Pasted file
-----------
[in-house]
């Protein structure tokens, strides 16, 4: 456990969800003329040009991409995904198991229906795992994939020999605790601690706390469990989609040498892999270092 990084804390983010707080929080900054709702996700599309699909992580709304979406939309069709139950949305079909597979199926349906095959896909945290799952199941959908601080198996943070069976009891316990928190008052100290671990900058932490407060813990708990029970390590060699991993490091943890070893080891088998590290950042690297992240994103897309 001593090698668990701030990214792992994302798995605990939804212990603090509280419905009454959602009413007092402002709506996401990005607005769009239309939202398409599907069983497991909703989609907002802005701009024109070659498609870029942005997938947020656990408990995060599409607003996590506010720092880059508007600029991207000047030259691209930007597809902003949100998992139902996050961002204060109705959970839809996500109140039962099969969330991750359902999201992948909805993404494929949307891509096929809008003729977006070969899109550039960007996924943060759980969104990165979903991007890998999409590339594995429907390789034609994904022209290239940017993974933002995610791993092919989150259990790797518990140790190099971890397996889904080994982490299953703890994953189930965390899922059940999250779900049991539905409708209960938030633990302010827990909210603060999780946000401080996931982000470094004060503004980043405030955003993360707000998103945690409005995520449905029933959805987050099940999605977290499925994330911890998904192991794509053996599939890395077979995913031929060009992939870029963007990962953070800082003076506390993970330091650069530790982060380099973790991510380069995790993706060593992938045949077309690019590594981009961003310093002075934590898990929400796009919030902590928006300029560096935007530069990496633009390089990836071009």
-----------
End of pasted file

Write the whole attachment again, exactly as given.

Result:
[in-house]
């Protein structure tokens, strides 16, 4: 456990969800003329040009991409995904198991229906795992994939020999605790601690706390469990989609040498892999270092 990084804390983010707080929080900054709702996700599309699909992580709304979406939309069709139950949305079909597979199926349906095959896909945290799952199941959908601080198996943070069976009891316990928190008052100290671990900058932490407060813990708990029970390590060699991993490091943890070893080891088998590290950042690297992240994103897309 001593090698668990701030990214792992994302798995605990939804212990603090509280419905009454959602009413007092402002709506996401990005607005769009239309939202398409599907069983497991909703989609907002802005701009024109070659498609870029942005997938947020656990408990995060599409607003996590506010720092880059508007600029991207000047030259691209930007597809902003949100998992139902996050961002204060109705959970839809996500109140039962099969969330991750359902999201992948909805993404494929949307891509096929809008003729977006070969899109550039960007996924943060759980969104990165979903991007890998999409590339594995429907390789034609994904022209290239940017993974933002995610791993092919989150259990790797518990140790190099971890397996889904080994982490299953703890994953189930965390899922059940999250779900049991539905409708209960938030633990302010827990909210603060999780946000401080996931982000470094004060503004980043405030955003993360707000998103945690409005995520449905029933959805987050099940999605977290499925994330911890998904192991794509053996599939890395077979995913031929060009992939870029963007990962953070800082003076506390993970330091650069530790982060380099973790991510380069995790993706060593992938045949077309690019590594981009961003310093002075934590898990929400796009919030902590928006300029560096935007530069990496633009390089990836071009």